Friday, December 28, 2018

Aristotle is really only a slightly heretical Platonist?


They are both right and the way forward is my understanding that second tier material reality is as physical as the one we perceive in the third tier.   Aristotle's objection boils down to what he cannot see which has remained almost to this day.  A simple shift in spectrum and we can see it all.

Our derived universe is way more complex than most want to imagine.  Throw in alien interlopers in both three tier physical form and in second tier form reported to have the ability to transition back and forth and wow!

Of course, understanding this makes religion an organizing principle for the terching of spiritual practise and no more. 
How would one make students understand that Aristotle isn't really Plato's counter, that one might take Democritus for that, and that Aristotle is really only a slightly heretical Platonist?

Dan Myers, studied at DeVry Institute of Technology (1974)
 Answered Dec 12
I disagree with your premise that ‘Aristotle is not Plato’s counter’ and that “Aristotle is really only a slightly heretical Platonist.”
Indeed, the difference between Aristotle and Plato is profound and sets up the debate that continues to this day. The practical implications are also profound.
To use the term “mutually exclusive” may be an overstatement or at least imprecise but there is a fundamental conflict between philosophies that have as their basis spiritualism vs. reality [the primary conflict between Aristotle and Plato] , as well as tension with religion.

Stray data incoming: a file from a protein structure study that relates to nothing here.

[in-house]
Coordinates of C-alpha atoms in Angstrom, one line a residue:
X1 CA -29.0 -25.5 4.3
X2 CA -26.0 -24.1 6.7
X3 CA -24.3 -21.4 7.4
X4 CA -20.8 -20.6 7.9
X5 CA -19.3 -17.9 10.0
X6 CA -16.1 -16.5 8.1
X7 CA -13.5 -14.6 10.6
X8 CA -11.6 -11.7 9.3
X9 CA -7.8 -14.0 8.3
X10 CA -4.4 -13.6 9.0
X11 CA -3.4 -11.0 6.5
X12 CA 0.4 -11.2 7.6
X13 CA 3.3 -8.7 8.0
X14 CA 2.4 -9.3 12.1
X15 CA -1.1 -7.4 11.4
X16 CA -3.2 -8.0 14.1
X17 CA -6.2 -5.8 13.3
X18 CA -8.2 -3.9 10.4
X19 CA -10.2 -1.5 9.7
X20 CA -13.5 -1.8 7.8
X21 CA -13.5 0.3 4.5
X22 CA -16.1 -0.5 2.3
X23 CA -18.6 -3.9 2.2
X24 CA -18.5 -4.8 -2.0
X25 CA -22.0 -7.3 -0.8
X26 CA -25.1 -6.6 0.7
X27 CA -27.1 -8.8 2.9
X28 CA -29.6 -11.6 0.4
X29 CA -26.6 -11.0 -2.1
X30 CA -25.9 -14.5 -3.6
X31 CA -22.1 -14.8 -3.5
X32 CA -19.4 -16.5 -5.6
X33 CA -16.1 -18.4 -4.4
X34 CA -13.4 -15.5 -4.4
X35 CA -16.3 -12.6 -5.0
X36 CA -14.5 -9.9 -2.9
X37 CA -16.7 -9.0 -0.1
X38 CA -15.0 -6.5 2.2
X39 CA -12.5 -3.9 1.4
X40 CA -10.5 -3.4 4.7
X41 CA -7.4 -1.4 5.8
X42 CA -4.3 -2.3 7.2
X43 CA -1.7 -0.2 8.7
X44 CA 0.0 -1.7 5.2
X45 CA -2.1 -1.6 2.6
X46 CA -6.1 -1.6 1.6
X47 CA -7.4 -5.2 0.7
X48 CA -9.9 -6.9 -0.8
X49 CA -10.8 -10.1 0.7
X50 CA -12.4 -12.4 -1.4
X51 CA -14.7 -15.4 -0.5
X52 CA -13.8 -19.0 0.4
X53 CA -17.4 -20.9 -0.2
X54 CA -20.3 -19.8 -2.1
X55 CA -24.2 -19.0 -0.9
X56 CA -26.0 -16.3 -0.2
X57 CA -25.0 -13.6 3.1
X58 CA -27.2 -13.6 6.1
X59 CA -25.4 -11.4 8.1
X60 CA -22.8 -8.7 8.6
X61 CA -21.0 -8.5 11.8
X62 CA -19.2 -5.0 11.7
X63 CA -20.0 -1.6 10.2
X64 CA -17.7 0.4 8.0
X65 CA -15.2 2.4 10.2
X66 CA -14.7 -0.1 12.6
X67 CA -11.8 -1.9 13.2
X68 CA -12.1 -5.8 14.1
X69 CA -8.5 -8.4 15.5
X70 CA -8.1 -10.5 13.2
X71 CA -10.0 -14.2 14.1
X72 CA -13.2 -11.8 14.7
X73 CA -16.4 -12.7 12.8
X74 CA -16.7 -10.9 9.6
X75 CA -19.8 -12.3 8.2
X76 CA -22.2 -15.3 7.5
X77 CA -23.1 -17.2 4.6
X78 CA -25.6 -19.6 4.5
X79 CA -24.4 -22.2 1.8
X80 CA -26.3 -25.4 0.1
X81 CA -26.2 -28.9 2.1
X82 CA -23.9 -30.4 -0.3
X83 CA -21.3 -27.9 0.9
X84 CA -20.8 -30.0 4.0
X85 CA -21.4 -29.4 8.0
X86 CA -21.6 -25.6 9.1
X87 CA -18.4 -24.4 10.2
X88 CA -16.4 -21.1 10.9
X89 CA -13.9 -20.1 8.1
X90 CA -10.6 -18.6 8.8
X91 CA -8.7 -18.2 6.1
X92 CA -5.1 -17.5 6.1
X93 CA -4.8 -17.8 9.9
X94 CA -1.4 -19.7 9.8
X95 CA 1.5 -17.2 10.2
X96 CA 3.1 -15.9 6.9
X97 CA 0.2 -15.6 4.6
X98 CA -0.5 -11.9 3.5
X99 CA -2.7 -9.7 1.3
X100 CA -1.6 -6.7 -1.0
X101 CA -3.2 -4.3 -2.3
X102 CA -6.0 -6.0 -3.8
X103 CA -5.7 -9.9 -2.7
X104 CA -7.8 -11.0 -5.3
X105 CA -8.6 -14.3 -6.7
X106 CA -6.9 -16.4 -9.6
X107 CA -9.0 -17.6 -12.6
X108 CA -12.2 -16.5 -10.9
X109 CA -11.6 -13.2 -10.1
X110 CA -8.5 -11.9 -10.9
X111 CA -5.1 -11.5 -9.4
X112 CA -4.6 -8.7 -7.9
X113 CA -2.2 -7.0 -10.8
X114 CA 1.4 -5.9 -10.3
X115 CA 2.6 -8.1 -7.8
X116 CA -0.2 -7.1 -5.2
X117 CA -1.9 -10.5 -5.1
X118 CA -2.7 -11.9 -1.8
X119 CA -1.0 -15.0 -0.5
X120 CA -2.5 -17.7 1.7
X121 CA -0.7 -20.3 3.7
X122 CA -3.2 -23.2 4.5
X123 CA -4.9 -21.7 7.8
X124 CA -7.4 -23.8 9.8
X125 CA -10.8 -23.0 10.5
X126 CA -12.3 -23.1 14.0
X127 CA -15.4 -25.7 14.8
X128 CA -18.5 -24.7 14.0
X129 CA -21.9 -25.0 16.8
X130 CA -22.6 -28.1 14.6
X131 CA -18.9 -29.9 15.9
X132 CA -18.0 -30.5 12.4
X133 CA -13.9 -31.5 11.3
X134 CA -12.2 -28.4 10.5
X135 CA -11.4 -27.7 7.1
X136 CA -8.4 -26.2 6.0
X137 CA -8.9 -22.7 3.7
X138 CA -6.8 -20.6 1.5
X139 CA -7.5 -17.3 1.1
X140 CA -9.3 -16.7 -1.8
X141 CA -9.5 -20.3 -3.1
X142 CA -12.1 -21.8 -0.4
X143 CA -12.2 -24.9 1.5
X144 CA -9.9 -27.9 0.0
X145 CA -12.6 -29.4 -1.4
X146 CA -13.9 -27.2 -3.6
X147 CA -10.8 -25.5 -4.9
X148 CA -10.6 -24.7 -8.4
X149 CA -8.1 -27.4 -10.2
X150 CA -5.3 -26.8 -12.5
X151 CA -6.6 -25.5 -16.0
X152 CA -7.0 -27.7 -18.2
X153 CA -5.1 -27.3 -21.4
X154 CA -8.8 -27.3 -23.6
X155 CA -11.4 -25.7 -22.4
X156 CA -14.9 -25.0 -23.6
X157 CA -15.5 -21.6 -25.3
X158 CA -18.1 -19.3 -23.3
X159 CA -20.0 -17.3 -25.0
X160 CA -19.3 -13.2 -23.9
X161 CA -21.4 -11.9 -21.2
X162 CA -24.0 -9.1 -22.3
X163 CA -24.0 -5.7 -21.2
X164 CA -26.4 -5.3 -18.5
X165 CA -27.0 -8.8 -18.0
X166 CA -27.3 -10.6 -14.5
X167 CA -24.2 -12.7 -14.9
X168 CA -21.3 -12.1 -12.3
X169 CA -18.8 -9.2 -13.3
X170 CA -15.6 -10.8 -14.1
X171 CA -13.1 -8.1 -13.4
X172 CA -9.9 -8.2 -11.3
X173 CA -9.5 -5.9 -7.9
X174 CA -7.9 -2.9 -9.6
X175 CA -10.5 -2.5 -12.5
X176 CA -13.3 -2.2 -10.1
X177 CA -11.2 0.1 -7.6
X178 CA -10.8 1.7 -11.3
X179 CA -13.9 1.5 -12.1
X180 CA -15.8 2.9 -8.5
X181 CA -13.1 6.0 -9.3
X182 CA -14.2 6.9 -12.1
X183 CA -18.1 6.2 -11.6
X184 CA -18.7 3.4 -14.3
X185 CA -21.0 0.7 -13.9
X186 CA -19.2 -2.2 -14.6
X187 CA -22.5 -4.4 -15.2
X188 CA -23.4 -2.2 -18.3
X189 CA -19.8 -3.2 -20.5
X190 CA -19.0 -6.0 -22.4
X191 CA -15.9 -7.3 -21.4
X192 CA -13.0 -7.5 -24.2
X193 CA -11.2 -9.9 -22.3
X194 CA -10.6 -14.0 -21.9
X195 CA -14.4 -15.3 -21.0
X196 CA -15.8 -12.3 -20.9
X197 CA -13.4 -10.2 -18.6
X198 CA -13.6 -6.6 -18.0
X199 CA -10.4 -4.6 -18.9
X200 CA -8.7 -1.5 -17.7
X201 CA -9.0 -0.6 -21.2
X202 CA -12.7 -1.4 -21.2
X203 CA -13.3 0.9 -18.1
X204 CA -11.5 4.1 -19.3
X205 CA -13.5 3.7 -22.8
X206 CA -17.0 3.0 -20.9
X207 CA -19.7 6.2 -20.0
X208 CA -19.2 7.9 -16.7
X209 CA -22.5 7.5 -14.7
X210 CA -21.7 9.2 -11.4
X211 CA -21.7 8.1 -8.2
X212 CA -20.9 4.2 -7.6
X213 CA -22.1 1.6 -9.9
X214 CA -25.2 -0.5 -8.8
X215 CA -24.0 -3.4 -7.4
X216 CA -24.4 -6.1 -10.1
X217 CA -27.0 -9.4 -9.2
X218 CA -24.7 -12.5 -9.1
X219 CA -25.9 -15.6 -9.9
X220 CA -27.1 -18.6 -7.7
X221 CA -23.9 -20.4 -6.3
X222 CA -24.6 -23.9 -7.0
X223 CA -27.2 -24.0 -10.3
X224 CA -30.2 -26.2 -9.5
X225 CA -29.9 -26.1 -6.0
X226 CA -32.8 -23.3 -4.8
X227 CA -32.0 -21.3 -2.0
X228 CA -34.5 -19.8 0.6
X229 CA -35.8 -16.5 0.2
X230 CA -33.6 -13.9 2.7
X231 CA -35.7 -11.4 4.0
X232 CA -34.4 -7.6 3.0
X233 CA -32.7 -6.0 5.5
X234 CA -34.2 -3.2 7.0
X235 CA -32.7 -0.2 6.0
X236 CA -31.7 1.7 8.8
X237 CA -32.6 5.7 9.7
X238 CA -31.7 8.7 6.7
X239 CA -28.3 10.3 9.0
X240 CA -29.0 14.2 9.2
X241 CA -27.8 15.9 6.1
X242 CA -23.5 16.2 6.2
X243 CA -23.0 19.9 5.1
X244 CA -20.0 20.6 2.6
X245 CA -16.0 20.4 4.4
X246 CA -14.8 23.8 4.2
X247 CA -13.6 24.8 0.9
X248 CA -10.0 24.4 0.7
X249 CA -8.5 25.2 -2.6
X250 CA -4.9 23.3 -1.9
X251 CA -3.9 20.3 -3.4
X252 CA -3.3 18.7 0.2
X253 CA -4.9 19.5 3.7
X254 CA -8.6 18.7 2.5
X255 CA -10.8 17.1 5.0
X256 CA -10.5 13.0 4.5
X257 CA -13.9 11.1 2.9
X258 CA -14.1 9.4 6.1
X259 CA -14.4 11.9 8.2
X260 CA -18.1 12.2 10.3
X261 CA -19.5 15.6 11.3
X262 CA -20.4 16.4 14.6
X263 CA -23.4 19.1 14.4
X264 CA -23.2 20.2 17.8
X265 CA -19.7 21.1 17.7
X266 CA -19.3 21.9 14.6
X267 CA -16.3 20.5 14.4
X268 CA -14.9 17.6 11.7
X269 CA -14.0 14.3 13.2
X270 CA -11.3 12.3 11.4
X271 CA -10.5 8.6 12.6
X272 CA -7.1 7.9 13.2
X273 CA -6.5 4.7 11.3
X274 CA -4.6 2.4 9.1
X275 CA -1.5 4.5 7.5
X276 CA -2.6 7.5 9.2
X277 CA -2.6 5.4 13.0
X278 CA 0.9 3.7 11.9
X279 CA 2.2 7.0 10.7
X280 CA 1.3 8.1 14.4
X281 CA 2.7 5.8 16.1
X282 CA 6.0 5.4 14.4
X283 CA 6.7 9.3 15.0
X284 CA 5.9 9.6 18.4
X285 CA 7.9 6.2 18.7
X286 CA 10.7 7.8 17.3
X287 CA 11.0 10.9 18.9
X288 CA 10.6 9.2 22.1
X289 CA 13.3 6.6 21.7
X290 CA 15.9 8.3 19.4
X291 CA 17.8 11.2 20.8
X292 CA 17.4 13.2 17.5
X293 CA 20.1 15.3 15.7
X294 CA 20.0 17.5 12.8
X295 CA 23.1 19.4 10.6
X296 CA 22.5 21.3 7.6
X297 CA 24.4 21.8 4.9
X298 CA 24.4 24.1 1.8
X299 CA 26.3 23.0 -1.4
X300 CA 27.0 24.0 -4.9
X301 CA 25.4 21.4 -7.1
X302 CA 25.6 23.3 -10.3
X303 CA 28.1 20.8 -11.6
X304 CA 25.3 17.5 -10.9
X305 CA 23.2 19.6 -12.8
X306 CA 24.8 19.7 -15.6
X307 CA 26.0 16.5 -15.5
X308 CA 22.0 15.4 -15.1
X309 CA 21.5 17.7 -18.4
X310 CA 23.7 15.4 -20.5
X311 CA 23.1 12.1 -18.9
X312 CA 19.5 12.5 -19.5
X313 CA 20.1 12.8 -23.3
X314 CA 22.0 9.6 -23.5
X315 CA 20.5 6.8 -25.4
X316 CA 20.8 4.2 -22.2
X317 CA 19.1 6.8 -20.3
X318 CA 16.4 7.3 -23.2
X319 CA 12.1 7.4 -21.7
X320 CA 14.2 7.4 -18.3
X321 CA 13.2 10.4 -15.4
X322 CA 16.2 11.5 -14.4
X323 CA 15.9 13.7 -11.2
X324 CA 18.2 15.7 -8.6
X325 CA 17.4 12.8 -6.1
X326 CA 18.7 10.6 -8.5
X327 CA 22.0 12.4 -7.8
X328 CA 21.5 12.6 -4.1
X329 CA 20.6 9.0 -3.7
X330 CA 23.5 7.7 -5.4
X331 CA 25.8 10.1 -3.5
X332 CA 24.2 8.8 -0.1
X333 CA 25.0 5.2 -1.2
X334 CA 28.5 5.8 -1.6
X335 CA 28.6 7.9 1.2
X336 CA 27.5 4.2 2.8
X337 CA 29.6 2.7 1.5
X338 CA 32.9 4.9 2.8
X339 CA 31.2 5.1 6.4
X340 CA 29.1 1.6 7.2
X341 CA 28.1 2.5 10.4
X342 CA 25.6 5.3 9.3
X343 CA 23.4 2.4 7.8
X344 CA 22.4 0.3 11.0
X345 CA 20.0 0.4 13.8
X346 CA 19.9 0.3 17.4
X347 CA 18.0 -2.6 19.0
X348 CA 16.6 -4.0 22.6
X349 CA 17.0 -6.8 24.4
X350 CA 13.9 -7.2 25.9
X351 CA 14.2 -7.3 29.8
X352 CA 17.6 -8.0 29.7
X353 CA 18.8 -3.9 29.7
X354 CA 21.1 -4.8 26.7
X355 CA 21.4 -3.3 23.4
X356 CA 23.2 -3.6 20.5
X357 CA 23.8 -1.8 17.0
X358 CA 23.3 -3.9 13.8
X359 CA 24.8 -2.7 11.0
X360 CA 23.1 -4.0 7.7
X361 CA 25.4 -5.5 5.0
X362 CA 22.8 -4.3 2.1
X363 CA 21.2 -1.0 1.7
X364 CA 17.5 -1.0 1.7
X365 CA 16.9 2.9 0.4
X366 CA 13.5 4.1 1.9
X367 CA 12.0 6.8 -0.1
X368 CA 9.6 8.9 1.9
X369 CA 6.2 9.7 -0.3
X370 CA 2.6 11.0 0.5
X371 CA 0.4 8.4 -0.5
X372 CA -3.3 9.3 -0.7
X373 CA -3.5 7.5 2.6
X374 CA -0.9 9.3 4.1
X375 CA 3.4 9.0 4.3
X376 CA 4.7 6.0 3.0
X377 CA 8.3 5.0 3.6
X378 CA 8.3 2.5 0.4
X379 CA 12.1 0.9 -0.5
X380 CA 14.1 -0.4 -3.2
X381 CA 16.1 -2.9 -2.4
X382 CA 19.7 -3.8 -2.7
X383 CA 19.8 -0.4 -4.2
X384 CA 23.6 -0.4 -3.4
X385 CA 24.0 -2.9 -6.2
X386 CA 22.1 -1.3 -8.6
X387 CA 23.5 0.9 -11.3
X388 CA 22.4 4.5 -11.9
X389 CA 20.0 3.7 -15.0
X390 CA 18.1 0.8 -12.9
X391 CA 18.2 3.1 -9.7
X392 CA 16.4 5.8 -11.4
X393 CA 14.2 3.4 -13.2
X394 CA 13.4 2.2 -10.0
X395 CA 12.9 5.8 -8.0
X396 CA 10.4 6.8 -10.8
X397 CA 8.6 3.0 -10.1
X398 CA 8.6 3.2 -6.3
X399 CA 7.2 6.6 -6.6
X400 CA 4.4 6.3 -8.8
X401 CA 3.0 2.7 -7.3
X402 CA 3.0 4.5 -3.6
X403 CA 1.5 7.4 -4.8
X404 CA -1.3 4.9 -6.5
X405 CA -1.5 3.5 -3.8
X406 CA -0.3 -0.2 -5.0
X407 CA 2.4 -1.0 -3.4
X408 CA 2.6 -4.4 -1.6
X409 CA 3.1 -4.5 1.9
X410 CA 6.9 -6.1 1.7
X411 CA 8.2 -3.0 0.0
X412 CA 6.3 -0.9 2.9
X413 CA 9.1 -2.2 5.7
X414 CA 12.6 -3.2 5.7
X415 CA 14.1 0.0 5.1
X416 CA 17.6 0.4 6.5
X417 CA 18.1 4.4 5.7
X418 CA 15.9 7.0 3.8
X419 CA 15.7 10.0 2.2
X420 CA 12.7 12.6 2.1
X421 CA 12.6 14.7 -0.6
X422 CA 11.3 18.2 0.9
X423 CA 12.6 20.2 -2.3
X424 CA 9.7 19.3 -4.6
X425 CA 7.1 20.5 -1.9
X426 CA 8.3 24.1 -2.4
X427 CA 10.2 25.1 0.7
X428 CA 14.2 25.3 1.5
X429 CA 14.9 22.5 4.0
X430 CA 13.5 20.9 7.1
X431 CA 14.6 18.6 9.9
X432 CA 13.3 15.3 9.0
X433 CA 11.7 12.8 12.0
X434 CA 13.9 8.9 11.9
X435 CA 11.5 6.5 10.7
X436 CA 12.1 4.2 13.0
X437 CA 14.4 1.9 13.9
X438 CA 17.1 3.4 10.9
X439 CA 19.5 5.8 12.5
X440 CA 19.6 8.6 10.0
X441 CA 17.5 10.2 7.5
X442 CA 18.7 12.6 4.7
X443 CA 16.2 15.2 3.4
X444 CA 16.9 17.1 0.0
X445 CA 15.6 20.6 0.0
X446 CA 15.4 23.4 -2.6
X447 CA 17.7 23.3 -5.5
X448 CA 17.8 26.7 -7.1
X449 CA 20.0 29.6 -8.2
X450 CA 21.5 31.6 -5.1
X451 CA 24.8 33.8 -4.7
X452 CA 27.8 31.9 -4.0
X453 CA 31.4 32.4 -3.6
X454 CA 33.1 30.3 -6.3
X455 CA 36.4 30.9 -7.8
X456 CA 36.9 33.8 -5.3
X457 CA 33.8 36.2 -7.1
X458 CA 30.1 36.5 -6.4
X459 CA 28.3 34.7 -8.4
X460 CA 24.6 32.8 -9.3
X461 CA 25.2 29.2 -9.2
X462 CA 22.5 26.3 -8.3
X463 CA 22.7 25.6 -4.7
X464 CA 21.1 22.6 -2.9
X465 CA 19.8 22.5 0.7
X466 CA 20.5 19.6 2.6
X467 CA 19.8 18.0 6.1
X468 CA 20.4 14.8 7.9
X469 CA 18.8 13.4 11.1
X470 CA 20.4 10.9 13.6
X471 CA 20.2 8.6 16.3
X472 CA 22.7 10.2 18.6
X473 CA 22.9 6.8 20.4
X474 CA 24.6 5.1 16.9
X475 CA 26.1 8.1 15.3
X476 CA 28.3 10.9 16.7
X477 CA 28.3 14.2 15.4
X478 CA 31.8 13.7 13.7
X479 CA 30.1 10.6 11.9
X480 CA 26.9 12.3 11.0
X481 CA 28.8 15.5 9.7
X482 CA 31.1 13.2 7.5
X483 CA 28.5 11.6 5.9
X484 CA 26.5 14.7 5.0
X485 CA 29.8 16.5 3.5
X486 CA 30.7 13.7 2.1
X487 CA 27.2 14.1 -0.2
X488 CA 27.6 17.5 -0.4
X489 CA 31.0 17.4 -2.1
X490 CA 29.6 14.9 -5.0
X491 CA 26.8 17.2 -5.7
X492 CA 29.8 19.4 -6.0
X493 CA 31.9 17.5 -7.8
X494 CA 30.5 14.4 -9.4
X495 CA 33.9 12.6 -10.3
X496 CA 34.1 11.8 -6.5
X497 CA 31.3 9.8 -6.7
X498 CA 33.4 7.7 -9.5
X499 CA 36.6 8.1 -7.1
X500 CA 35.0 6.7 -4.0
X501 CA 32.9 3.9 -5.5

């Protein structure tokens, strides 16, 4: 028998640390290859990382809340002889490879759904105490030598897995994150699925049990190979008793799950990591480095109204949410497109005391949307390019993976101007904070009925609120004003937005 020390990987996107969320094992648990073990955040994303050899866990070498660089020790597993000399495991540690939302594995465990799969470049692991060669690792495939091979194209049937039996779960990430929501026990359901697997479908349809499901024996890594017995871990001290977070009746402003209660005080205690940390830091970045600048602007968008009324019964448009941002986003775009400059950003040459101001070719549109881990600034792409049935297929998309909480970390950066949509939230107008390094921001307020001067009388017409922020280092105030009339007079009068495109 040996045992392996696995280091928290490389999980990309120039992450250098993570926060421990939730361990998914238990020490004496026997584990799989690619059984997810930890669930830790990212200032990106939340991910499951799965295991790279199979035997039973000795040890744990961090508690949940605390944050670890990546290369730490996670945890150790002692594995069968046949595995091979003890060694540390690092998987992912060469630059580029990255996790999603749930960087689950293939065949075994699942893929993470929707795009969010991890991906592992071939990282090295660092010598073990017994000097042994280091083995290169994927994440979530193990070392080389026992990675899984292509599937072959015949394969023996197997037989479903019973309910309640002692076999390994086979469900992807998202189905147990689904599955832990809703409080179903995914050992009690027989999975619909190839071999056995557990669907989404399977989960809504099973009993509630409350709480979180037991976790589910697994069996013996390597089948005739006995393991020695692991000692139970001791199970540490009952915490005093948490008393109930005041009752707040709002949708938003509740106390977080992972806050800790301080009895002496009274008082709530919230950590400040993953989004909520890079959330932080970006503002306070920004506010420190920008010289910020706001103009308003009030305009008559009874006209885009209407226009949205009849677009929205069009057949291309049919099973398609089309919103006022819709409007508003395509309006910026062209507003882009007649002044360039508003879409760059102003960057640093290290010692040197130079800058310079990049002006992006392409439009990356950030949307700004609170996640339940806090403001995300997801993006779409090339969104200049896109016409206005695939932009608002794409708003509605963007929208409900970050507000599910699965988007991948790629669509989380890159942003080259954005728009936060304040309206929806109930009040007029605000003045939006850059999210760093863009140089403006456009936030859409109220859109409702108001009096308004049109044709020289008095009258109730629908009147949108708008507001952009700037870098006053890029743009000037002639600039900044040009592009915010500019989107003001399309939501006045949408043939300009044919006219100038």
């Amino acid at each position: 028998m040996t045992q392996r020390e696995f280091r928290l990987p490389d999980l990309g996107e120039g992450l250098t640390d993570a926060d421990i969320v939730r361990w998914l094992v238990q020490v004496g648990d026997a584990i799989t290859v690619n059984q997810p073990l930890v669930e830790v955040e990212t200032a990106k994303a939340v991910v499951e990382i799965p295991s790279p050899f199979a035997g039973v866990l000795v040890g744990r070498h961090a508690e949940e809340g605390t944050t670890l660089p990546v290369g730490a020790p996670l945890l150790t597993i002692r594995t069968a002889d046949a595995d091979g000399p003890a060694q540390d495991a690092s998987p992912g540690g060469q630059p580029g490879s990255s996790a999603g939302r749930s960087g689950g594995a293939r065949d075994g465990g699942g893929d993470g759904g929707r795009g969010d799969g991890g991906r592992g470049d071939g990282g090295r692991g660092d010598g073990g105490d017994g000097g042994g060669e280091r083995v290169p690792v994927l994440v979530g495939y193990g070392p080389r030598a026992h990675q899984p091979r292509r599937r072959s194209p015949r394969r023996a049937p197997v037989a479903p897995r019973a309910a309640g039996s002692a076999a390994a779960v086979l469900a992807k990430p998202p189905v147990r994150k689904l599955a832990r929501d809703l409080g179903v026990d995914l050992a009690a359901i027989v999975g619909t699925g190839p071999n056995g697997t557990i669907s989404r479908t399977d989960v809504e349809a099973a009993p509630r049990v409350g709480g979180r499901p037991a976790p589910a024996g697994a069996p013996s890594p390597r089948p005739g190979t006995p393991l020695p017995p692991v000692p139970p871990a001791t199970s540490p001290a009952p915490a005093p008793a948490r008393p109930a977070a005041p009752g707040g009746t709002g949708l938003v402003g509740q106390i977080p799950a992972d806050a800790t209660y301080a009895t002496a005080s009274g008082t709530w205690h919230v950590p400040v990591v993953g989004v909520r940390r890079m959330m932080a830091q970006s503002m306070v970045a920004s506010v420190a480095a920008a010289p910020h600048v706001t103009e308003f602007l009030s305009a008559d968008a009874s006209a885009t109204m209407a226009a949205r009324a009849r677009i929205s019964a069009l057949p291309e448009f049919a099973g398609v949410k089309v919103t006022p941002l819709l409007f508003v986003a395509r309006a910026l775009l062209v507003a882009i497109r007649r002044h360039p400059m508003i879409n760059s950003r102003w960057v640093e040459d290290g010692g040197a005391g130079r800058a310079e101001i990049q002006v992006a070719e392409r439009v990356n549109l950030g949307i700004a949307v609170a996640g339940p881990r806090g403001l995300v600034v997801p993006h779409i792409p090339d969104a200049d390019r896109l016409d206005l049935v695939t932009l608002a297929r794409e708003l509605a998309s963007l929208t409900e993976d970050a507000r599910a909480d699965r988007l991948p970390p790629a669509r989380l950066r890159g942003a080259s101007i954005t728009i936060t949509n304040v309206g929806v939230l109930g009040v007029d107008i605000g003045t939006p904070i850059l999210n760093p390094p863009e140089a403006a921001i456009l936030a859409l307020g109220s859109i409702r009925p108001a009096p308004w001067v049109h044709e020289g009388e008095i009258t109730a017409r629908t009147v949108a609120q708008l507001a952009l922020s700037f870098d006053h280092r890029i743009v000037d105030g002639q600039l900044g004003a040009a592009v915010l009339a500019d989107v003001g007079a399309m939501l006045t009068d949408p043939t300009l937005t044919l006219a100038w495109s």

Aristotle believed the world to be orderly and knowable by man: "a place whose basic principles could be understood by reasoning from the data of sense impressions." "Perceptions provide us with evidence that permits us to reason with each other on the basis of common experience"... "common sense" experience is what makes consensual understanding possible... true knowledge... connects us with the realities that exist objectively as well as in our minds." (1)
Aristotle's' concept of God was that of a “detached, noninterventionist, essentially uncaring deity [whose purpose is] to inspire everything in the universe to actualize itself as far as its nature permits” (1)... [but he {God} does so passively].
Plato believed the world is, "at least in part, illusory. Platonic eras are filled with discomfort and longing. People feel divided against themselves - not ruled by reason but driven by uncontrolled instincts and desires... they believe that a better and truer self, society, and universe await them on the other side” (1) [spiritualism].
In Aristotelian epochs, “economic growth, political expansion, and cultural optimism color the intellectual atmosphere... accelerating the pace and deepening the quality of scientific and philosophical inquiry.” "The struggle between faith and reason did not begin... with Copernicus... but with the controversy over Aristotle's ideas during the 13th and 14th centuries." (1) Science confirms Aristotelian philosophy - that the natural world is knowable and that man has the ability to understand and know it.